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August 19 - 20

Survivorship Issues in Cancer Care.  Baltimore, MD. (CNE)


September 16 - 18

Practical Aspects of Palliative Care:  Integrating Palliative Care into Clinical Practice.  Cambridge, MA.

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September 21

Massachusetts Pain Initiative Annual Conference.  Judith Paice, PhD, Keynote Speaker.  Marlborough, MA.   

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October 16 -17

2nd National Conference on Cancer and Female Sexuality.   

Sponsored by Memorial Sloan-Kettering Cancer Center and University of Chicago.  New York City.   


October 27 - 29

Seventh Annual Chicago Supportive Oncology Conference.  Chicago, IL.

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ONS University offers in-depth CNE courses on a wide variety of cancer-related topics.

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July 2011          Volume 5 No 7


Cancer pain management - still an issue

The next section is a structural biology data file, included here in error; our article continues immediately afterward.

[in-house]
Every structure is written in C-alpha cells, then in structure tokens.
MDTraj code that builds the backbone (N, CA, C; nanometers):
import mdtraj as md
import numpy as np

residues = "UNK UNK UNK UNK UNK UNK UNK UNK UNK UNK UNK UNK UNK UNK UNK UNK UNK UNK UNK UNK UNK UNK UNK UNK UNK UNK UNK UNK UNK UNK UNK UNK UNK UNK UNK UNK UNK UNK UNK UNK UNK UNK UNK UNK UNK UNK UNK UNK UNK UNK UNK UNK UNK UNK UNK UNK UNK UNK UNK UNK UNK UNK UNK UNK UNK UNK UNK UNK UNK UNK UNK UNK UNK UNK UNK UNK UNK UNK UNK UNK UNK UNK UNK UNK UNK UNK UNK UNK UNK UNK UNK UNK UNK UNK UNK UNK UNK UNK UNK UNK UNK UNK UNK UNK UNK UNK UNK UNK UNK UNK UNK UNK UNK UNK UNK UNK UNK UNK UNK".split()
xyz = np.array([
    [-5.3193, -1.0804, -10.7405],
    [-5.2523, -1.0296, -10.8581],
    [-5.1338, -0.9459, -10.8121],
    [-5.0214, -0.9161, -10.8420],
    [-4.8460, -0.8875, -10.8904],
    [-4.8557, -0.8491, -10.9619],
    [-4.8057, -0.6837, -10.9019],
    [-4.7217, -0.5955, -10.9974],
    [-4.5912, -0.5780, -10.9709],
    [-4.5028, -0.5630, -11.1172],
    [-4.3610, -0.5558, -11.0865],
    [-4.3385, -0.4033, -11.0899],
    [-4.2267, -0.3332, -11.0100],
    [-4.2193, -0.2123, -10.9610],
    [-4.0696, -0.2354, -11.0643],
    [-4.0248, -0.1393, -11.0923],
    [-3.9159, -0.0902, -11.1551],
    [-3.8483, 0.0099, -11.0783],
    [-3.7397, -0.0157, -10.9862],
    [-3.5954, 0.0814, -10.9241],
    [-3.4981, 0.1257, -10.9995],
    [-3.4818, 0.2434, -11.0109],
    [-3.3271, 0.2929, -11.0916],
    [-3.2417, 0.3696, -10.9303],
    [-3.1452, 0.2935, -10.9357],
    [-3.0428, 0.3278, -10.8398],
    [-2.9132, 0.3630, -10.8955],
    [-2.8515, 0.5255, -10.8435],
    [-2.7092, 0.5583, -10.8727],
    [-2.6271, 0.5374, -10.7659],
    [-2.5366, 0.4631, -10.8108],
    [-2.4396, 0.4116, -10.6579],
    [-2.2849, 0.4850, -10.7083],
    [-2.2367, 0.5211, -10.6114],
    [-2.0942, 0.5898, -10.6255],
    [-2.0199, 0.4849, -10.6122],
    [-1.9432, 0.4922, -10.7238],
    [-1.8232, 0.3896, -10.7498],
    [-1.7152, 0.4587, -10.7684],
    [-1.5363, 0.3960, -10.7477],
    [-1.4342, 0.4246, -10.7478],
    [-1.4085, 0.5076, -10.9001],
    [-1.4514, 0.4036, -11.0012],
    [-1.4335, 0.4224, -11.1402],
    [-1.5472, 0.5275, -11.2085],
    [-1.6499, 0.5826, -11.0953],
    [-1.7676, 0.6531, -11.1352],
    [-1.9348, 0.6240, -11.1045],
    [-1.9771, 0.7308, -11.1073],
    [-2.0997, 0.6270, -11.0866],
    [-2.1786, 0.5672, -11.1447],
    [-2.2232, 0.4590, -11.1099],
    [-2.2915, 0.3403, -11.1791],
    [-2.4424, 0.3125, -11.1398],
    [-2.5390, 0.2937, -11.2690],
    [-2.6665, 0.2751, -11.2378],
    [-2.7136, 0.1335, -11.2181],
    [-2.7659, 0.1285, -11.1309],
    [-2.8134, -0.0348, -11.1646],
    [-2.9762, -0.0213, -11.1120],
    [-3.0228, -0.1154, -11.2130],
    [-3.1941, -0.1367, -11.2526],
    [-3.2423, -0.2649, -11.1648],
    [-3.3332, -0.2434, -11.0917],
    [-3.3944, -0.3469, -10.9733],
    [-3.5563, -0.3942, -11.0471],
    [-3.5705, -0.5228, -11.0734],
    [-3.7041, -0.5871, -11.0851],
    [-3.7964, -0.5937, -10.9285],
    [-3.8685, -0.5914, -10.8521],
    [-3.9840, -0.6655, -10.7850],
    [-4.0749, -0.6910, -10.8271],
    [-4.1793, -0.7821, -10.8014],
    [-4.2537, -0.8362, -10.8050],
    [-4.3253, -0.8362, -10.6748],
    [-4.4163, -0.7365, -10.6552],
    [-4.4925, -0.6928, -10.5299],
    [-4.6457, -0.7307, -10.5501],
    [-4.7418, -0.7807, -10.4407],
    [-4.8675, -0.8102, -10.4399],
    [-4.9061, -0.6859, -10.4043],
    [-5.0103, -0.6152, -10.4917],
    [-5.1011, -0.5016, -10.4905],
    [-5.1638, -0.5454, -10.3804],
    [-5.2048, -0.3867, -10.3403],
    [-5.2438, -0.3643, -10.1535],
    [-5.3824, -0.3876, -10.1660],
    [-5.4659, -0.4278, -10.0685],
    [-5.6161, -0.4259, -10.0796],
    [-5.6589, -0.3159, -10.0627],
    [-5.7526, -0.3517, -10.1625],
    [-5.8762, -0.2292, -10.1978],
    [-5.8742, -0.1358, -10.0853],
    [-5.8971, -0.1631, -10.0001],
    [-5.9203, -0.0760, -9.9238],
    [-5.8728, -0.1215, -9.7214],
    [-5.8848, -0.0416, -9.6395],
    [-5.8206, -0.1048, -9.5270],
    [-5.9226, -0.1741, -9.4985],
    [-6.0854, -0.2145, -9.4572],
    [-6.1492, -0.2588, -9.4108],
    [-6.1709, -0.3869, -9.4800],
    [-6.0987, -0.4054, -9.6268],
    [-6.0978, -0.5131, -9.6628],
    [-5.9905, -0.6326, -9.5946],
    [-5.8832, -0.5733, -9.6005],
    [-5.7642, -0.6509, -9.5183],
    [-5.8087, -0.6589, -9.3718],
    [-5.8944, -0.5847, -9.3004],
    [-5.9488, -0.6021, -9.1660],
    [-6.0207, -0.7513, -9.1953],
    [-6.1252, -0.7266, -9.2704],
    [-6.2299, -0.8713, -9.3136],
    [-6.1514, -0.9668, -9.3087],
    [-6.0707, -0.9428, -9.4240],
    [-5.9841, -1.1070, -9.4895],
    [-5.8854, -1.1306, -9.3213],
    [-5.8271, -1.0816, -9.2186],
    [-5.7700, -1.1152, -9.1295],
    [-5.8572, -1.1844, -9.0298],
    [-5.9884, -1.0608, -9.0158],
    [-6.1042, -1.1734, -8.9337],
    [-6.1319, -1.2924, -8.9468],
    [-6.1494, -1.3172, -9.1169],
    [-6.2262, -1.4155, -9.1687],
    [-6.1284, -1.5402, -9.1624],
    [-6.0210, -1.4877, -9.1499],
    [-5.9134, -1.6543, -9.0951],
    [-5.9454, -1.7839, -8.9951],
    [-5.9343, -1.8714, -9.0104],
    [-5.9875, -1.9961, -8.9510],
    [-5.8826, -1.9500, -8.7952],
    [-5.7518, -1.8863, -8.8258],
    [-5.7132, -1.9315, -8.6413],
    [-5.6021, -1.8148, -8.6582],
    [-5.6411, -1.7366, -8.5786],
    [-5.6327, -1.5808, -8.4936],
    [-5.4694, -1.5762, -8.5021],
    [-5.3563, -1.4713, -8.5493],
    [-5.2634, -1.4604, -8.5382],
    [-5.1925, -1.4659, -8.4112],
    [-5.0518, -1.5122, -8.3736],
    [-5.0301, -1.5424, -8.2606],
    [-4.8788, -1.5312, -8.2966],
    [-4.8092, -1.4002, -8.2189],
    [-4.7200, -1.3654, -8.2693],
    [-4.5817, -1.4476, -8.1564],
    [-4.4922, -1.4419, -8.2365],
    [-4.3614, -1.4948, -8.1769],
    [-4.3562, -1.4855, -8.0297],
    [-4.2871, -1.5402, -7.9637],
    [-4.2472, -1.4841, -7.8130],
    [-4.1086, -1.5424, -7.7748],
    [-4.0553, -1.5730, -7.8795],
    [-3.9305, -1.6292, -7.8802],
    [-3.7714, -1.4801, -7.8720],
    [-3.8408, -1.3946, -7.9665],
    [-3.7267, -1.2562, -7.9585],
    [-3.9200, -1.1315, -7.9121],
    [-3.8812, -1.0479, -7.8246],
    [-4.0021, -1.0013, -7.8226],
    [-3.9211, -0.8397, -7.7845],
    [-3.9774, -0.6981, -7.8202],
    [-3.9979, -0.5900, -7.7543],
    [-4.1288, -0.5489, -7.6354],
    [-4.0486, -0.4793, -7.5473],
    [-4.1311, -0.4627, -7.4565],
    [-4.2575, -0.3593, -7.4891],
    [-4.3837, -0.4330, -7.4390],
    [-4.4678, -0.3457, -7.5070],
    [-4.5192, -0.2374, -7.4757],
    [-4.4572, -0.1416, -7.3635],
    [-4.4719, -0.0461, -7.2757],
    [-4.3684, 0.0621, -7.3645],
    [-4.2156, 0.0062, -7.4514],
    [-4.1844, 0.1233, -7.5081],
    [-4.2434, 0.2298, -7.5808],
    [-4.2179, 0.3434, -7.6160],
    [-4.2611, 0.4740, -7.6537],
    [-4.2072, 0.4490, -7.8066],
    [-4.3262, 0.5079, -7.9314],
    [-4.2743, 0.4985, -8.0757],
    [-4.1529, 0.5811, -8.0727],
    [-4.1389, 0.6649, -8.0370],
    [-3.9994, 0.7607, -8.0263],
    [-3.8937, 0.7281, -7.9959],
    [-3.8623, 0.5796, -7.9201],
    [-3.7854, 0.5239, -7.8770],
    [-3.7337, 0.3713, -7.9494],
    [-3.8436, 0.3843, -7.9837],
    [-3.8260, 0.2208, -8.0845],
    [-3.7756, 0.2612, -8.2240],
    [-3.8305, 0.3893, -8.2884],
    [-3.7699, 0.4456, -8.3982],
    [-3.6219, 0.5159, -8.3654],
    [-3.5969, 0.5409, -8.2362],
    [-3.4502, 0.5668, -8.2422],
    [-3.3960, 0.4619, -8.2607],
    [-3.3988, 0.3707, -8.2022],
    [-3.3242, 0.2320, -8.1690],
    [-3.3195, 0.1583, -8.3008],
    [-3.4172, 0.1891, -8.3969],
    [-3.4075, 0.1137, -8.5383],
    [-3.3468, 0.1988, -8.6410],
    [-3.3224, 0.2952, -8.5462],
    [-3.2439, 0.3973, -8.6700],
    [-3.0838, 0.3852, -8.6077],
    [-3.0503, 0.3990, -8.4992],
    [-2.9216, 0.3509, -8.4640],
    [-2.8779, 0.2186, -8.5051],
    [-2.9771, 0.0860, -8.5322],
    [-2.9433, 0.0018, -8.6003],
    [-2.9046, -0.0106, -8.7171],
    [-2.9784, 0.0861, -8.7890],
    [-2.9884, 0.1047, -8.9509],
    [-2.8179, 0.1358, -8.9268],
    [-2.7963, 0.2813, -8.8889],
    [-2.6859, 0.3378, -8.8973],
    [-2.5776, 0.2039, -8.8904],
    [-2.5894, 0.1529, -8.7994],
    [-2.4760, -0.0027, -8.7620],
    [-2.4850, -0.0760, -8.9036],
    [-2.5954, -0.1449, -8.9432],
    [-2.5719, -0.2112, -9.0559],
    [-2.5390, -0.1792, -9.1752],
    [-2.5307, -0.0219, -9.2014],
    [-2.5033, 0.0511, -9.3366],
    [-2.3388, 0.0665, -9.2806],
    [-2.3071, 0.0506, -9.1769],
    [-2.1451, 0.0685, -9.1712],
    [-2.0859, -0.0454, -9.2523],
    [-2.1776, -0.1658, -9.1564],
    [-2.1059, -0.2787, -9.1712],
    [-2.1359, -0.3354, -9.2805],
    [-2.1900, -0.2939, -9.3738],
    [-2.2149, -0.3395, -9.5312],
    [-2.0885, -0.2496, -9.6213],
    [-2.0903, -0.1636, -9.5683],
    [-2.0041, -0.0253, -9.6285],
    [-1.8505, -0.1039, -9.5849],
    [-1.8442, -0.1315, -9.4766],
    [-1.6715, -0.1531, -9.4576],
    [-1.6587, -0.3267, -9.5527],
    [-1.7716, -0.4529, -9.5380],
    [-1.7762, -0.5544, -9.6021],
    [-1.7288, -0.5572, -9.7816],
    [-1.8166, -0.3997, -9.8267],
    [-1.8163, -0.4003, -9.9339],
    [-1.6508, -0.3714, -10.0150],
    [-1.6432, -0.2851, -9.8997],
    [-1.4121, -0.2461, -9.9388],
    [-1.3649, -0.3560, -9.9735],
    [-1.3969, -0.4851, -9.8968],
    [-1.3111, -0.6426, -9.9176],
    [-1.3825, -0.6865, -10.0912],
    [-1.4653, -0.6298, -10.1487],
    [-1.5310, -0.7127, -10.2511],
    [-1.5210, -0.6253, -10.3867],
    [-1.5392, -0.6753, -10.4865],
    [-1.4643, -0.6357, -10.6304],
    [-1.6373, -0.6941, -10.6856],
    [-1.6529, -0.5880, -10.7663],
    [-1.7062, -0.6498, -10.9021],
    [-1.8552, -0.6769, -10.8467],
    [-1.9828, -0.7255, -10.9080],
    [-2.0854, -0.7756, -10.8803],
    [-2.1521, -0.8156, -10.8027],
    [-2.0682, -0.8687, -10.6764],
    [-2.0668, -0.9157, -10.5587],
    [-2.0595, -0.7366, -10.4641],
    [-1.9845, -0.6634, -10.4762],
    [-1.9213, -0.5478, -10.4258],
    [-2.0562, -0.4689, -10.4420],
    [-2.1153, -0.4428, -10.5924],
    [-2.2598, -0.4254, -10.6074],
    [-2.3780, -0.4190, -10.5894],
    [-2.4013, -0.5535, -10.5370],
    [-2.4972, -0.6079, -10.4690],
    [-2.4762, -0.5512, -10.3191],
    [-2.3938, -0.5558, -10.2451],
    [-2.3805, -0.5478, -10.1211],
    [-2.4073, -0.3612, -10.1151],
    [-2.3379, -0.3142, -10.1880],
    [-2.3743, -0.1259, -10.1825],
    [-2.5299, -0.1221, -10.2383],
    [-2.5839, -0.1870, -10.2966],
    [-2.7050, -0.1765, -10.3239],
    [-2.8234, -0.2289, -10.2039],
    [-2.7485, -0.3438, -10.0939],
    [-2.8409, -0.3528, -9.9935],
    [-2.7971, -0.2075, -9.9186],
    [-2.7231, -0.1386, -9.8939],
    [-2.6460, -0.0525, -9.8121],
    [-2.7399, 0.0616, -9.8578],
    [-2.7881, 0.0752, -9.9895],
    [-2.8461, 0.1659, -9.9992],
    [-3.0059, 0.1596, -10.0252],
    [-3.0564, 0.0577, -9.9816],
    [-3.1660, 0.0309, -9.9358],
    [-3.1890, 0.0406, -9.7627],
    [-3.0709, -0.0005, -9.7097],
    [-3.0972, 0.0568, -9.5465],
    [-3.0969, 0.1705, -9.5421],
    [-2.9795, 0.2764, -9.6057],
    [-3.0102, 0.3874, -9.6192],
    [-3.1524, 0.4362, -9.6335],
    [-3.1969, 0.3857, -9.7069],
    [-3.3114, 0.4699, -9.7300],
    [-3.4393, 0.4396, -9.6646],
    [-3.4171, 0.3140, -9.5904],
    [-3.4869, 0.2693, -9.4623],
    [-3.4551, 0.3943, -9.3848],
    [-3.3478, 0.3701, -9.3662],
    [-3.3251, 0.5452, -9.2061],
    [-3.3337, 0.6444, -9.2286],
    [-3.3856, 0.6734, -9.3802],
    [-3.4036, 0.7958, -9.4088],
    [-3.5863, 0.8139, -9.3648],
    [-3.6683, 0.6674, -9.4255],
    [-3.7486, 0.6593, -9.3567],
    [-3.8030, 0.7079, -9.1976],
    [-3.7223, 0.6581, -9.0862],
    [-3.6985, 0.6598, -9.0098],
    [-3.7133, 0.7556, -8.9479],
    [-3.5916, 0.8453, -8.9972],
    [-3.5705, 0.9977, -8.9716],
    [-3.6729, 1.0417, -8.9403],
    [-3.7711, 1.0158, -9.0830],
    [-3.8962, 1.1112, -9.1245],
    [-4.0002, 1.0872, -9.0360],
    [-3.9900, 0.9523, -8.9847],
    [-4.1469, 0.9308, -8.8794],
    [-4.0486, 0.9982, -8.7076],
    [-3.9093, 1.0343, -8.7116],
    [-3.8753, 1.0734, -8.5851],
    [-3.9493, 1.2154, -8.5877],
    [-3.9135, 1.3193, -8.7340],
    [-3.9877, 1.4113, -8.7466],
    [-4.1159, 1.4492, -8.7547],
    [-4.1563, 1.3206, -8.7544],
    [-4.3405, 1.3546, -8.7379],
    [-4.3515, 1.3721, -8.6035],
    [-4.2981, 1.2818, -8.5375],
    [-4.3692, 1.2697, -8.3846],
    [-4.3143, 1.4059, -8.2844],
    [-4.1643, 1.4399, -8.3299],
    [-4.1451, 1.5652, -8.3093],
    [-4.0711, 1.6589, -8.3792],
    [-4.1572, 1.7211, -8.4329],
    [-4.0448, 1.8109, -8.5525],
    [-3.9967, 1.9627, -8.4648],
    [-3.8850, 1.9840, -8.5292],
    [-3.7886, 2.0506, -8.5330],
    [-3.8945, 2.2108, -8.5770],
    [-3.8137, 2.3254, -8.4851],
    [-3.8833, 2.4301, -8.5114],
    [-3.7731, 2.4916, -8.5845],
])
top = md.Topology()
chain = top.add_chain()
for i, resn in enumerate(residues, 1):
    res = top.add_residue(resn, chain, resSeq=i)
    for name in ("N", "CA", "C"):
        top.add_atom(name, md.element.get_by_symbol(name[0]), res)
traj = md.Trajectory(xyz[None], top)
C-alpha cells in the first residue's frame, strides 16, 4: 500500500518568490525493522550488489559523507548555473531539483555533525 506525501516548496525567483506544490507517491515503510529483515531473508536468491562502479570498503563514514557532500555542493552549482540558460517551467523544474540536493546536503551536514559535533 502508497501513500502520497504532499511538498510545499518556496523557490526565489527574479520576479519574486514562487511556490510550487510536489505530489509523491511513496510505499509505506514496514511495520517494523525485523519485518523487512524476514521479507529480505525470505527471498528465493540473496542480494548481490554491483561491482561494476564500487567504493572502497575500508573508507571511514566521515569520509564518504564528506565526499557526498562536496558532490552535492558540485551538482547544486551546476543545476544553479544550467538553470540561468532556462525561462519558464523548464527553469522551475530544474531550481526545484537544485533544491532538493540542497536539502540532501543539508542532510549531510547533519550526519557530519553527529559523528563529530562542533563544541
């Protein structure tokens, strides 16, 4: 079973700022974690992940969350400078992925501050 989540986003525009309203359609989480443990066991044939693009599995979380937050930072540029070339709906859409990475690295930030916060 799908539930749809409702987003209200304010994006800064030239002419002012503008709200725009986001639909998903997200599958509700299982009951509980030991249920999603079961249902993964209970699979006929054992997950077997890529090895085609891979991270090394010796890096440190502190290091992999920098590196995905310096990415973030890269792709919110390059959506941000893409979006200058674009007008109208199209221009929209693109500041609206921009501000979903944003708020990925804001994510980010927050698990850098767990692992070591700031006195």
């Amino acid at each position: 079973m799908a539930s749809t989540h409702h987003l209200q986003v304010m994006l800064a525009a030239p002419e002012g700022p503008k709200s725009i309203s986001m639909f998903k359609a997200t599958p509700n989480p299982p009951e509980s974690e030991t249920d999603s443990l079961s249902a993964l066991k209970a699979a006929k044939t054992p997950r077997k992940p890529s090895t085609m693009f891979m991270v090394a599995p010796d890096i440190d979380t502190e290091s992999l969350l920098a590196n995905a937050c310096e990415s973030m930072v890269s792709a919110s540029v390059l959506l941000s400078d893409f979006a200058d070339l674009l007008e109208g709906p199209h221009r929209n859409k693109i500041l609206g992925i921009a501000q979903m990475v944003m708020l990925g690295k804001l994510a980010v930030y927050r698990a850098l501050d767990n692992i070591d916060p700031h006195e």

In the past few months a number of reviews have been published on management of cancer-related pain, some in mildly surprising places like The Lancet and Current Pain and Headache Reports (see list of selected review articles below). Despite considerable progress in development of concepts, practices, guidelines, and treatments for cancer-related pain, we still lag in delivery, and even defining good outcomes. In addition, many cancer survivors have pain, often as a result of treatment, too often persistent, too often disabling. There is very little research on pain in survivors. Elders and children require special attention, especially with pharmacologic treatments. Research consistently shows an "unequal burden" of cancer pain in ethnic minorities. Another area of special attention, not seen in reviews of an earlier era, is balancing the need for appropriate treatment with the public health threat of diversion of prescription opioids to illicit uses. Continued societal, patient, and clinician misinformation and exaggeration of the risks of "iatrogenic addiction" complicate this.